Pitfalls of short tours

On short tours, such as the one currently undertaken by AUSTRALIA, it is very difficult for the lesser players to break into the side because of a lack of opportunity.

After so many years of association with Australian cricket, I now have a fair idea of what is in the minds of the selectors when they announce a team for a tour. I must, however, admit that the squad selected for the Tests in South Africa has left me intrigued.

The Ashes defeat in England coupled with the advancing age of many of the players and the temporary loss of Glenn McGrath due to his wife's illness has obviously left the Australian selectors in a quandary. Adding to the selectors' worry has been the inconsistency of several of the top order batsmen in the last 12 months.

At this stage in our cricket history you would normally see consistent planning for the future. While quite a few young players have been given opportunities, particularly bowlers, in the last 12 months, none of them has seized the chances to cement his place in the Test team. Michael Clarke has been in and out of the Test team and he thoroughly deserves another opportunity.

To me it looks as though the selectors have tried to have a bit each way, but have settled on a holding pattern. To some extent I can understand this, for the vital role of the selectors, particularly when your team is considered the best in the world, is to pick the team that you consider has the best chance to win the next Test and let the future take care of itself.

To me, the greatest problem that the Test squad selected for South Africa will have is in deciding the balance of the team. For some time now the Australian selectors have made no secret of the fact that they are looking for a batting all-rounder to help the balance of the team. They wanted Watson to fill the role and gave him plenty of opportunities, but discarded him this time, leaving the position of the batting all-rounder for Andrew Symonds to grab.

South Africa have the reputation of not playing the leg-spinners well and Australia would dearly love to pick both Shane Warne and Stuart MacGill. To do this it is imperative that Symonds comes through, for he can provide balance to the team as the third seamer and assist in the workload shared by the four main bowlers. On short tours, such as the one currently undertaken by Australia, it is very difficult for the lesser players to break into the side because of a lack of opportunity. With so few opportunities available, I would think that the first Test team might well play in the whole series.

If the wickets seam, Michael Kasprowicz, with his ability to seam and swing the ball, could be one of the bowlers to stand out. He knows how to use a friendly, green wicket for he has had plenty of practice on his home ground, the 'Gabba. Without doubt, the 'Gabba is the friendliest fast bowler's track in Australia and the big Kasprowicz has used it magnificently for the last decade or so. He is a good selection and with a drought of quality fast bowlers in Australia at present he can provide the consistency from one end to allow the strike bowlers to prosper at the other.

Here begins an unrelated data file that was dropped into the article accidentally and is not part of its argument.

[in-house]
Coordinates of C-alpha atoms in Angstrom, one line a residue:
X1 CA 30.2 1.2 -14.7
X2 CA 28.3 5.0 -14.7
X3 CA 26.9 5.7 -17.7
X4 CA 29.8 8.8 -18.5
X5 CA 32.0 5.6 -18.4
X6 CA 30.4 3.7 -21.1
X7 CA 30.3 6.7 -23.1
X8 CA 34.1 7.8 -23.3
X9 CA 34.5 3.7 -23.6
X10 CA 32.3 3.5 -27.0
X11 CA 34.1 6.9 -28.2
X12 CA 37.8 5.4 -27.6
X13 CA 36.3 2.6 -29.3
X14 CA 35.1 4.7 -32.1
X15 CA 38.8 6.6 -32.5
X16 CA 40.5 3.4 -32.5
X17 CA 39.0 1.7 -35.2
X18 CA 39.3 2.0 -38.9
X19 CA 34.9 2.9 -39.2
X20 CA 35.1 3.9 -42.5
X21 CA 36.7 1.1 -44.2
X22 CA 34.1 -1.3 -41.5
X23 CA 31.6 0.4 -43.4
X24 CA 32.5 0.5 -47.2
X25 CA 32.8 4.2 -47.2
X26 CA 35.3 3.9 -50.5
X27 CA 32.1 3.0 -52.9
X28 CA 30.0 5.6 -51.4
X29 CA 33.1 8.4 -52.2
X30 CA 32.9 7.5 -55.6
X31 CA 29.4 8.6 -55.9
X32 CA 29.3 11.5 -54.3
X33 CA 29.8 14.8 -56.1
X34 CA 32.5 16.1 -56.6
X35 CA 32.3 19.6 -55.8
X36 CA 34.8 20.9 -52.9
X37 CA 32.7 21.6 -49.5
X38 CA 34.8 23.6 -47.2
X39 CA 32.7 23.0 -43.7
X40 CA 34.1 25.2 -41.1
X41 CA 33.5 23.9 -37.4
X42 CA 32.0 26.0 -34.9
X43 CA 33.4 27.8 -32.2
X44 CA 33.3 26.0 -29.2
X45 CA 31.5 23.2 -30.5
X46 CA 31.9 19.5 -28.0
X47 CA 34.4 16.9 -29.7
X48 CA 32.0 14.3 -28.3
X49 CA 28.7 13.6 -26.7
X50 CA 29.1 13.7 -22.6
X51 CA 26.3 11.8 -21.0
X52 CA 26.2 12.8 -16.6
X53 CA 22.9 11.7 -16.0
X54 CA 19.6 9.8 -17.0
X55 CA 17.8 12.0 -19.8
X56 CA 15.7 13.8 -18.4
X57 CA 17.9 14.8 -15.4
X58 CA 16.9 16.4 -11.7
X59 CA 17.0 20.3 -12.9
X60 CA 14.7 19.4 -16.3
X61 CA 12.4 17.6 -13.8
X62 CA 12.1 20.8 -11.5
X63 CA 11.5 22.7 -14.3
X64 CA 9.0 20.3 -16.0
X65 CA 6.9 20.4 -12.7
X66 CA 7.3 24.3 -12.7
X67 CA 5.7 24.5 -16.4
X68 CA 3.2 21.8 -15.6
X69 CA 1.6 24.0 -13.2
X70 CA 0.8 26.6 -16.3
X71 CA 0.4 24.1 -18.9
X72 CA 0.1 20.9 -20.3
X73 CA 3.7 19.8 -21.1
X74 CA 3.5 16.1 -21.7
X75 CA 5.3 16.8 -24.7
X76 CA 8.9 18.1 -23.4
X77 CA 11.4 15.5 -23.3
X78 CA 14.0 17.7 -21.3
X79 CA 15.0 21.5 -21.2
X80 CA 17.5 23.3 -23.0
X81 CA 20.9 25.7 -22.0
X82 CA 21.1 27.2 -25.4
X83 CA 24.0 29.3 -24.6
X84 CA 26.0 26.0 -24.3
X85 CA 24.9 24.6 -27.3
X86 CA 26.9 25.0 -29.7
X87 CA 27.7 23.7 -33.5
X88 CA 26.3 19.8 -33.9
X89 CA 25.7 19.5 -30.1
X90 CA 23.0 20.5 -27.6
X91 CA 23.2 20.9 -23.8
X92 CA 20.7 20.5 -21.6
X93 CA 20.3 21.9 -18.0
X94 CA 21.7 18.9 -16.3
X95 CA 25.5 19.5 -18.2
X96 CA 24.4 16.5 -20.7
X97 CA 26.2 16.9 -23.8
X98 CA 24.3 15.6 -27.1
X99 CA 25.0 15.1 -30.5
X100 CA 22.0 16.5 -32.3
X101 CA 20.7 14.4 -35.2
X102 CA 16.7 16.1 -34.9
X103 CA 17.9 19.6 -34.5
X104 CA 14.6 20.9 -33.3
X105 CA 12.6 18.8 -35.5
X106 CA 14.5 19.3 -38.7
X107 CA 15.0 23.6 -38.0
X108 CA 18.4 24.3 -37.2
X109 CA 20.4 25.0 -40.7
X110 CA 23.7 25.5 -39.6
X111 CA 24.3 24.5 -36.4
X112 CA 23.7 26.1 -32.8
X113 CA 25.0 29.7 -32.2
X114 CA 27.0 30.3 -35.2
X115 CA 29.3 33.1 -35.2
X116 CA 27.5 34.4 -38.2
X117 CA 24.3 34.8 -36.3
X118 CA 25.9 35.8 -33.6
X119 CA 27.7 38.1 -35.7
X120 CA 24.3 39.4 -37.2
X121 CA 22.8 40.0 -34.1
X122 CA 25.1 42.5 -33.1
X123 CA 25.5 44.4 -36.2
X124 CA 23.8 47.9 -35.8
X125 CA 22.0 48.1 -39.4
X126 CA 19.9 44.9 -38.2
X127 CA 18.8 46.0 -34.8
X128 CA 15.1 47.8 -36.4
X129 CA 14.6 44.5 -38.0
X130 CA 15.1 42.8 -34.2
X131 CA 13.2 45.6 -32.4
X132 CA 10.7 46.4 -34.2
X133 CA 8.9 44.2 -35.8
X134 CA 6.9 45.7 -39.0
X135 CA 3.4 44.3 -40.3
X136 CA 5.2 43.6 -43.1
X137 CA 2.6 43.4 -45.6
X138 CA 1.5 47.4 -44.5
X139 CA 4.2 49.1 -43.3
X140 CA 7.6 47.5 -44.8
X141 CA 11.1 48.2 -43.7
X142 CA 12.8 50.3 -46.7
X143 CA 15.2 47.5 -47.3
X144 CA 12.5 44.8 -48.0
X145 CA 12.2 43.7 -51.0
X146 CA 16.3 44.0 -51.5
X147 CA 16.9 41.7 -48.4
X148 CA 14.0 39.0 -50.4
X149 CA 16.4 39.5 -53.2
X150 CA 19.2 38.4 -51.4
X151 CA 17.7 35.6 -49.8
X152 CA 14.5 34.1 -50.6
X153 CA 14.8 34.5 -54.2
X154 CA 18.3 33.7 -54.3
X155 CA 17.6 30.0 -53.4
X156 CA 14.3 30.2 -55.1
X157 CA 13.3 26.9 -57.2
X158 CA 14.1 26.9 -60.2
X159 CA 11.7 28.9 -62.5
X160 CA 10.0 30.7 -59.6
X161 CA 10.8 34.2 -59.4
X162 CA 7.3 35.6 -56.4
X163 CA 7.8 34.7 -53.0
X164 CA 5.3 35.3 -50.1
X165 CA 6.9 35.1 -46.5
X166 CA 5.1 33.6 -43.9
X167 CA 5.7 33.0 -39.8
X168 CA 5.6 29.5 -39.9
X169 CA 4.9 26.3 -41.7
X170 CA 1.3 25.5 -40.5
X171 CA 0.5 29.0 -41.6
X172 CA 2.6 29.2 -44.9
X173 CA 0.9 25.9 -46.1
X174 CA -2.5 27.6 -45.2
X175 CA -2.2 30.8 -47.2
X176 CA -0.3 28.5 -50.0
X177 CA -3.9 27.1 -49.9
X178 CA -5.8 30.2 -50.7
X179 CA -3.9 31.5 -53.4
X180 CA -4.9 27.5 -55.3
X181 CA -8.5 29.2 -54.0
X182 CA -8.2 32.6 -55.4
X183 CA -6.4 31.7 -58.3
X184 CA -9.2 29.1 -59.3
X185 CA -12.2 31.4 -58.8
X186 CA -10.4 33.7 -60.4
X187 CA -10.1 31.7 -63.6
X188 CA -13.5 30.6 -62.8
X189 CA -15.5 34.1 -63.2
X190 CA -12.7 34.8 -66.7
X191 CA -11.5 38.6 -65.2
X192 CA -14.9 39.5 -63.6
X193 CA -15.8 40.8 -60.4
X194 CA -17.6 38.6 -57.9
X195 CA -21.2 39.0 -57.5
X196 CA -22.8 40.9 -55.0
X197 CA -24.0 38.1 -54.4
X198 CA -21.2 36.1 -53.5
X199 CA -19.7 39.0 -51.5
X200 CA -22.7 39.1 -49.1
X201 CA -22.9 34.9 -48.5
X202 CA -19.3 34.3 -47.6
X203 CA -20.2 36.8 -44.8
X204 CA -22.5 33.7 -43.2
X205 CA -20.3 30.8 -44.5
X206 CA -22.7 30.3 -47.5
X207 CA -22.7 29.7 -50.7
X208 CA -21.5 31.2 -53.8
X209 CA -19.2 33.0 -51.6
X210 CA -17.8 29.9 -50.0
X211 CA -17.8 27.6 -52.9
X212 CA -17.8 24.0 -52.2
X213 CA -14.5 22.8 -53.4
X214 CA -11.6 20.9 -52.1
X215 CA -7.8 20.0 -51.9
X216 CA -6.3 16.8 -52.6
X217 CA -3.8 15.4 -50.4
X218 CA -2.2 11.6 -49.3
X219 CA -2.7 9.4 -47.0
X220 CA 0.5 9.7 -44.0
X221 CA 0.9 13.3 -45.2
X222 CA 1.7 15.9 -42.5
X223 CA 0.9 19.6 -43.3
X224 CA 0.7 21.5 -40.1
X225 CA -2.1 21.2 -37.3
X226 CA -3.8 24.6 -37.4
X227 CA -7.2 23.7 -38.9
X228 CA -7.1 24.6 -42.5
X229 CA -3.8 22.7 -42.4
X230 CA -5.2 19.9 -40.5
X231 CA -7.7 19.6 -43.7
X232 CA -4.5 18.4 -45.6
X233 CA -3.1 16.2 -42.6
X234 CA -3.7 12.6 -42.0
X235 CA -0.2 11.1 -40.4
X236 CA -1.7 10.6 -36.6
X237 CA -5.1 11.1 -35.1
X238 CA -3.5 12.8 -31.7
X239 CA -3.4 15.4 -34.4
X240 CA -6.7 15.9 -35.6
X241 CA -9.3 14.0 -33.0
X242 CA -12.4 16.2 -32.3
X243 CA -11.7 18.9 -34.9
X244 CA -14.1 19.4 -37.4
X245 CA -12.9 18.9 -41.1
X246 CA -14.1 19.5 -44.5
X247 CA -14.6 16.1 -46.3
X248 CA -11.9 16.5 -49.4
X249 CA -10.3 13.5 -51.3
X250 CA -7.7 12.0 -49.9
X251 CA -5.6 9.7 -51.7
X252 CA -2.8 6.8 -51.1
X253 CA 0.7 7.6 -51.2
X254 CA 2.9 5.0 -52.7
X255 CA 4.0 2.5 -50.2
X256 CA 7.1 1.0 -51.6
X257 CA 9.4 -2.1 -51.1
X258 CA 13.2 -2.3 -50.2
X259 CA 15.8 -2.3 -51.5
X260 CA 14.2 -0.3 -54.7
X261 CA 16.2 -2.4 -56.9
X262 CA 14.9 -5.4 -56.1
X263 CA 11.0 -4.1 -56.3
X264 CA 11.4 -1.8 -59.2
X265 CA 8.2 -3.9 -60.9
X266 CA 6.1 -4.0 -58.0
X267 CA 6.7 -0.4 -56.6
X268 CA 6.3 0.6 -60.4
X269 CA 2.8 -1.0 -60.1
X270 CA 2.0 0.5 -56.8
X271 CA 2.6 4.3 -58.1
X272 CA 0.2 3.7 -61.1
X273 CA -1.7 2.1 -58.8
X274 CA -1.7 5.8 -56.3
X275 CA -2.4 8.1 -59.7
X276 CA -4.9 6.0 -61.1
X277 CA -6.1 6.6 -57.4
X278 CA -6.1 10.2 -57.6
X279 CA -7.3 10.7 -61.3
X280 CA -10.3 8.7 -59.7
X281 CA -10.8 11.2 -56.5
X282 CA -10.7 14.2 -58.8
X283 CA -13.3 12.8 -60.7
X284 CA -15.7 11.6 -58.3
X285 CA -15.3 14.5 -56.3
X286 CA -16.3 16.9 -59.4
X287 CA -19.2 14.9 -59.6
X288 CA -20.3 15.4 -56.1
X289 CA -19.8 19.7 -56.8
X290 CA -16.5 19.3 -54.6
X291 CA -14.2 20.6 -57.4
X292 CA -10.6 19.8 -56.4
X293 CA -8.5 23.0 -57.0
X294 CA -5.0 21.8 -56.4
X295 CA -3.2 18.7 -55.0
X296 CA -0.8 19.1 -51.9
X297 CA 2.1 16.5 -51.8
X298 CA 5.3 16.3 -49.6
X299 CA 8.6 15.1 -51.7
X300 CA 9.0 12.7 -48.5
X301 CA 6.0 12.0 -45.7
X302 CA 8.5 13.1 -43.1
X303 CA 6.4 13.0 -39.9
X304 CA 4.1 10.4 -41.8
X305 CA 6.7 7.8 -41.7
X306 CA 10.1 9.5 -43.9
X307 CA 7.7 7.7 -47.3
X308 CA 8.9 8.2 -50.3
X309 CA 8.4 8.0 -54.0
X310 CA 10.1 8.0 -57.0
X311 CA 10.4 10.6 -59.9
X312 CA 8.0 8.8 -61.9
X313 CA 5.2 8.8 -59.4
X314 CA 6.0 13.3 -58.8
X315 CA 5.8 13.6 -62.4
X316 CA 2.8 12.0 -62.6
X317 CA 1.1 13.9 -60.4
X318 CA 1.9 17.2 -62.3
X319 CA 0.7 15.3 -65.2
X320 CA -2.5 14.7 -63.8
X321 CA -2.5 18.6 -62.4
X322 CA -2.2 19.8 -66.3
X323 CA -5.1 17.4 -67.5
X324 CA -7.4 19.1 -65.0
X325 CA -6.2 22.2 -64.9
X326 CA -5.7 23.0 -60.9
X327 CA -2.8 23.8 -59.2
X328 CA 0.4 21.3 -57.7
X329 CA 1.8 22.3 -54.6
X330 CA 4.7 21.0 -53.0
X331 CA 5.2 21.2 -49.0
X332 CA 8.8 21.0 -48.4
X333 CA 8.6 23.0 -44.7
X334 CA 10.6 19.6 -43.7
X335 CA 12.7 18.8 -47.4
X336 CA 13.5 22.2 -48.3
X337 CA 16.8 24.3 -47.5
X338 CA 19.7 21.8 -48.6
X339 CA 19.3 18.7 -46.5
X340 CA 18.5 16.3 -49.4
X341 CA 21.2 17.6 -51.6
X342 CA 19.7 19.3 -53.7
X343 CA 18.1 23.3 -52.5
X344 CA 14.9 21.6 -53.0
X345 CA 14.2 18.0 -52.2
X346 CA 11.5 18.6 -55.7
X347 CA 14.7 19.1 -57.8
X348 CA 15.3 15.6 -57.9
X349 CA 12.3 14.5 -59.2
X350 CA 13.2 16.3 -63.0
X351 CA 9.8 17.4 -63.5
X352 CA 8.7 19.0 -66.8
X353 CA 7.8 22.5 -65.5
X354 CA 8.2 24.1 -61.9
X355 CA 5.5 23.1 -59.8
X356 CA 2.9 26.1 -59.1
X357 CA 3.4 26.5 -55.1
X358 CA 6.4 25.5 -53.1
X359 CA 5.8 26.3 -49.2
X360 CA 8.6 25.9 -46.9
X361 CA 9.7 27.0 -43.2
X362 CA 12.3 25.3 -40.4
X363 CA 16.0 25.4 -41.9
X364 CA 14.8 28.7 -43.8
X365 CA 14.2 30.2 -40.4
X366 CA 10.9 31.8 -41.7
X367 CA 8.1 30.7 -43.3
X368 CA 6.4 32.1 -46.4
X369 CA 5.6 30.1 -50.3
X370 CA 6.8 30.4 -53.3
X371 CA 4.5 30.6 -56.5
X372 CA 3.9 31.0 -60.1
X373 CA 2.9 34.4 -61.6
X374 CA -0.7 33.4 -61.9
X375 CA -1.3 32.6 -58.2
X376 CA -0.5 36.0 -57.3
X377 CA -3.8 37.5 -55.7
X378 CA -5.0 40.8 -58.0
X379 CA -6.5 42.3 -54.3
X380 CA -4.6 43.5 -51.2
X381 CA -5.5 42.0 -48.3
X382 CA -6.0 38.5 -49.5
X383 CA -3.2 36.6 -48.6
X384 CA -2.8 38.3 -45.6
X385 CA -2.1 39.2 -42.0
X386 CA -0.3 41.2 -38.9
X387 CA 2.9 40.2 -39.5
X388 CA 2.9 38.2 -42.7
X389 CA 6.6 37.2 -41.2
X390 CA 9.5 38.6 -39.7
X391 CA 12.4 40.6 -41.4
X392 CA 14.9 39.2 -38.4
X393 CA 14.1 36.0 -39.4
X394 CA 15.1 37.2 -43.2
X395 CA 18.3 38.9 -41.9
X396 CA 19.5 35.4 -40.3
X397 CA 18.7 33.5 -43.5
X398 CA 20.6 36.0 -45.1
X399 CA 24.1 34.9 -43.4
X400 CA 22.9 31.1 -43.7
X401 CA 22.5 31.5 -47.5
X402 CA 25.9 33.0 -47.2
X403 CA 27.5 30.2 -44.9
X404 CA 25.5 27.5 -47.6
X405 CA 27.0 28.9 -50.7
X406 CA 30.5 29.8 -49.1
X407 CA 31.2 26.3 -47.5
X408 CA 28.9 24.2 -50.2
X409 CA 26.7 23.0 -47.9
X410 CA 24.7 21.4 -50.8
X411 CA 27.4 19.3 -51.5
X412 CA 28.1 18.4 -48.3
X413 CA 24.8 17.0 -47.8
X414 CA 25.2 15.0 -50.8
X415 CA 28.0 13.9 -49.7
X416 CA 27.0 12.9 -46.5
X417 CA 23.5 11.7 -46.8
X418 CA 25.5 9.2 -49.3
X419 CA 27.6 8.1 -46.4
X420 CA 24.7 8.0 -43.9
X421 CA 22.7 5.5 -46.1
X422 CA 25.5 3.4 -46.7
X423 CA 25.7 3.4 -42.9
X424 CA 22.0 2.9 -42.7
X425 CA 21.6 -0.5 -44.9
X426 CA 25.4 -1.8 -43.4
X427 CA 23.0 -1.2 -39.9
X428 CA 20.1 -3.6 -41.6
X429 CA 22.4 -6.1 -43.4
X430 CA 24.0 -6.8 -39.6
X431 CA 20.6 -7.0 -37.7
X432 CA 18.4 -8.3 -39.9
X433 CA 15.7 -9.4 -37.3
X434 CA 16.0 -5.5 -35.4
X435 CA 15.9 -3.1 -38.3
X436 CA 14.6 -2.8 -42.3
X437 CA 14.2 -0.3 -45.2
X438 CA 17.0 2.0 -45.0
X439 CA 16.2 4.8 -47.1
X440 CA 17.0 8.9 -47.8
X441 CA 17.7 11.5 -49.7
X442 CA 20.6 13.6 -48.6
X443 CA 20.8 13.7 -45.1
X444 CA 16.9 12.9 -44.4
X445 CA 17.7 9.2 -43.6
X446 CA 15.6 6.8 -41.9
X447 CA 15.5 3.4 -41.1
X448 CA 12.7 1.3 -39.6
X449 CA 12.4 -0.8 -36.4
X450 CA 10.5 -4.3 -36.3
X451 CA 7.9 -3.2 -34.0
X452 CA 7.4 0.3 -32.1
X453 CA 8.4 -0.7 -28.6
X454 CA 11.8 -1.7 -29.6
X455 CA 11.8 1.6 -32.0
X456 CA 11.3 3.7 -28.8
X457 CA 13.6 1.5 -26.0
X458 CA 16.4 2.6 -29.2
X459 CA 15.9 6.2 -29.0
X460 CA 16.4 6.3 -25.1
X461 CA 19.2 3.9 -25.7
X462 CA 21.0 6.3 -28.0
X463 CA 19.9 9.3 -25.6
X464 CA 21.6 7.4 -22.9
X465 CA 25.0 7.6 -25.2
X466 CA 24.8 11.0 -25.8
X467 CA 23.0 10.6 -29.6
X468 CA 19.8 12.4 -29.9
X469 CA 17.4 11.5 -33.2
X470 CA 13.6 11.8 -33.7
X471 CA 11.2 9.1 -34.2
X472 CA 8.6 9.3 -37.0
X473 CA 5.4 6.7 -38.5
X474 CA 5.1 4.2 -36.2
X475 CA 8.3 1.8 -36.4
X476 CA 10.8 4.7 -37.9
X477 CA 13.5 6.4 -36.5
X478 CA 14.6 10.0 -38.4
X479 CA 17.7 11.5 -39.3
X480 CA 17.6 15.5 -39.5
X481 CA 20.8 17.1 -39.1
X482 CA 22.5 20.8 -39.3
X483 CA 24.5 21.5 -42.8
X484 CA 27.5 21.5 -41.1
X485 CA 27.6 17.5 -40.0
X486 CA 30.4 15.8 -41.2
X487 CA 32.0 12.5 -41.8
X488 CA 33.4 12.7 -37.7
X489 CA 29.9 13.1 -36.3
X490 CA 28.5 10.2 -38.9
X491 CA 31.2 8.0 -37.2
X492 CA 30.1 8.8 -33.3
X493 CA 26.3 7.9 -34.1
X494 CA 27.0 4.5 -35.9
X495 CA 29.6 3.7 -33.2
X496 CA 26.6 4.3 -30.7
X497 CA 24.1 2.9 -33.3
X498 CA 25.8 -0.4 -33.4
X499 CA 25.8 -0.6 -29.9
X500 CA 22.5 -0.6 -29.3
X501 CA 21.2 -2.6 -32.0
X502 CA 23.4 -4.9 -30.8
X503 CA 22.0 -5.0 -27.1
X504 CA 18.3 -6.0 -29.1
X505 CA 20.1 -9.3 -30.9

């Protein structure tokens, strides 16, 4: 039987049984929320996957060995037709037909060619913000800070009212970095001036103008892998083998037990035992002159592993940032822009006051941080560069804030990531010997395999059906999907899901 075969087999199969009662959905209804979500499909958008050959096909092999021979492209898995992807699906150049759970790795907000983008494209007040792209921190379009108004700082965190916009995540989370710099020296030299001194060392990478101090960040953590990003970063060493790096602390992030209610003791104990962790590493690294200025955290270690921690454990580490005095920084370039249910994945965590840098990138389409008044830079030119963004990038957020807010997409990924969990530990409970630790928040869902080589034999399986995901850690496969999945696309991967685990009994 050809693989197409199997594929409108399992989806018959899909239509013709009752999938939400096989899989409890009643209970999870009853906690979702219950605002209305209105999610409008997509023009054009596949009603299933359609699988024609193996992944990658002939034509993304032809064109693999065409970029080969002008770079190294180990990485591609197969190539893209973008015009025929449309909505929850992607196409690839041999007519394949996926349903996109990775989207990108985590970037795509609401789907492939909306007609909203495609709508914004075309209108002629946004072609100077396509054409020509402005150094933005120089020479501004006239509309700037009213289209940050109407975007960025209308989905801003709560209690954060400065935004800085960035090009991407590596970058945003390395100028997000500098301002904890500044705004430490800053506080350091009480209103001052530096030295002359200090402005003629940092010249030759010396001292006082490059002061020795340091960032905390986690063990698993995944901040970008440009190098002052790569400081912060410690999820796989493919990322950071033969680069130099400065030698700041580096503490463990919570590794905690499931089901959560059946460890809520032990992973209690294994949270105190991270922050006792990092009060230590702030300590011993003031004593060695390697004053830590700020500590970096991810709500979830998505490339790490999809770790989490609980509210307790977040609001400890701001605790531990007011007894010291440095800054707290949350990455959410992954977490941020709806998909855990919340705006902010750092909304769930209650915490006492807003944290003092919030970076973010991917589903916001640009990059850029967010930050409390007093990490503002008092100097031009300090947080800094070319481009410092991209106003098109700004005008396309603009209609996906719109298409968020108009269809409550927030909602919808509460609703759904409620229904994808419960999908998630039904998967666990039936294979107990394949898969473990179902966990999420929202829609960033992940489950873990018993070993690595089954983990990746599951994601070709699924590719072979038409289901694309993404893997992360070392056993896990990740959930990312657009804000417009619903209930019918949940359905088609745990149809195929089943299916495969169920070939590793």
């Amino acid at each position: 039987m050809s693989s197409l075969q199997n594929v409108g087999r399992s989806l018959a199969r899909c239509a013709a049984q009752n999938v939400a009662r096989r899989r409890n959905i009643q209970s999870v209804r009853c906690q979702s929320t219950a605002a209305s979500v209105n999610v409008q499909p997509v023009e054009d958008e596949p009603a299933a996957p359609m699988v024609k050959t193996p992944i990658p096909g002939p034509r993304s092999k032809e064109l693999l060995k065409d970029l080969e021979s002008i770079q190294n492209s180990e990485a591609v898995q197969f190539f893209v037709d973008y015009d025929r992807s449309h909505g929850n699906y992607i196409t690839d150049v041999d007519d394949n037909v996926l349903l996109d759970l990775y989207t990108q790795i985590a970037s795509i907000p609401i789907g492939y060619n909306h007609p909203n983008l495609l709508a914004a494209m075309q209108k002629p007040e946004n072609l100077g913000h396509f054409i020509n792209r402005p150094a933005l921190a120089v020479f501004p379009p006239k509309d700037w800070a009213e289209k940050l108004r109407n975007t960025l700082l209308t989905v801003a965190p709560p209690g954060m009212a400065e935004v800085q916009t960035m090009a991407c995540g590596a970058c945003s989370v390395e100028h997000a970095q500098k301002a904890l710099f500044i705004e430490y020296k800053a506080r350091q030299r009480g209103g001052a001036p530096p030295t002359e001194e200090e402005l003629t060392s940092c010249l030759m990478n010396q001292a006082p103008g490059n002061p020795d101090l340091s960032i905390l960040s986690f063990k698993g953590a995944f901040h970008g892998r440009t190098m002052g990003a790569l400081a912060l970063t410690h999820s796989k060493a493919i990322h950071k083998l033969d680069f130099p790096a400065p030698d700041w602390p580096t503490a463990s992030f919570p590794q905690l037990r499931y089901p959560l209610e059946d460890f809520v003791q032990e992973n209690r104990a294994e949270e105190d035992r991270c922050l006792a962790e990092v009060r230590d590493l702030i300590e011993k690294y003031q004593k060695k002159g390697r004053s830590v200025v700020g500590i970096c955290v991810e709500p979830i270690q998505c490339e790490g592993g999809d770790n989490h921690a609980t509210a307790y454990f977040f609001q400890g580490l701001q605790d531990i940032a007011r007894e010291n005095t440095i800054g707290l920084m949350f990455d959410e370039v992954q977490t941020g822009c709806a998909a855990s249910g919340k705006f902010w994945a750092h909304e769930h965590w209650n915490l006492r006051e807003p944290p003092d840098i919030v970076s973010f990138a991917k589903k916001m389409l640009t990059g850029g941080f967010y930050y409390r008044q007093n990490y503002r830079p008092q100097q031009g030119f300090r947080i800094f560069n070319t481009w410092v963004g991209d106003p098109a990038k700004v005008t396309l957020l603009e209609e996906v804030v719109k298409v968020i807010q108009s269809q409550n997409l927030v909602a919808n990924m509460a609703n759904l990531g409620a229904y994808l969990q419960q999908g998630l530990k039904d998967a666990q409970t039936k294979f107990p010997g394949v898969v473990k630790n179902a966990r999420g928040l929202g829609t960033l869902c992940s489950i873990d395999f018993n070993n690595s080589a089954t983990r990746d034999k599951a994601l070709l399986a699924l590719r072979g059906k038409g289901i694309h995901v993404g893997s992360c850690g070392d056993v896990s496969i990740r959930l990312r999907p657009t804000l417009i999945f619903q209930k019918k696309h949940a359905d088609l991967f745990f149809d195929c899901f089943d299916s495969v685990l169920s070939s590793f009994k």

The difficulty of developing young bowlers and batsmen in the modern era has led to a lack of quality youngsters throughout the world. When I was a youngster it was reckoned that a tour of England would enable you to play as much cricket as you would get in three seasons back home. On my first tour of England, injuries to opening batsman Colin McDonald and leg-spinner Richie Benaud gave me the opportunity to play in most matches. In those 29 matches (49 innings) I scored 2060 runs. I also bowled 569.4 overs for 57 wickets. On that tour six batsmen scored over 1000 runs and Colin McDonald, in 17 matches, scored 914 runs. Eight bowlers bowled over 400 overs, and they all took over 50 wickets each.

Playing in so many matches ensures that every player on the tour has an opportunity to get into form and compete for a place in the Test team. This wasn't unusual then, and up to about the middle or late 1970s the scenario was the same on every Australian tour of England. After that period, the matches were reduced, and by 1989 the most matches played was by Geoff Marsh, who featured in 18. Still, it was a nice tally to get into form, and in direct contrast to the number of matches played in 2001.

Matthew Hayden played the most first class matches during Australia's tour of England in 2001 with five Tests and six county games. He scored 636 runs in his 17 innings, while Damien Martyn scored the most runs, 942 in 14 innings. On that tour Shane Warne bowled the most with 263 overs.

Short tours worry me greatly for they deny young, up and coming batsmen and bowlers the opportunity to develop their talent and secure a Test spot. Graham McKenzie was probably the last teenager to tour England and secure a permanent berth in the Australian Test team. Big Garth missed selection in the first Test in 1961, but took five wickets in the second innings in his debut Test at Lord's. He played in three Tests on the tour and took 11 wickets. He bowled a total of 596 overs on the tour and took 58 wickets at 27.84.

All this while he was only 19. I wonder how the scientists of today would accept all this. For, it goes against their theory that teenagers shouldn't be allowed to bowl excessively because they might break down.

Australia will face some very difficult times as many of their senior players are set to retire, and it doesn't appear we have ready replacements for them yet.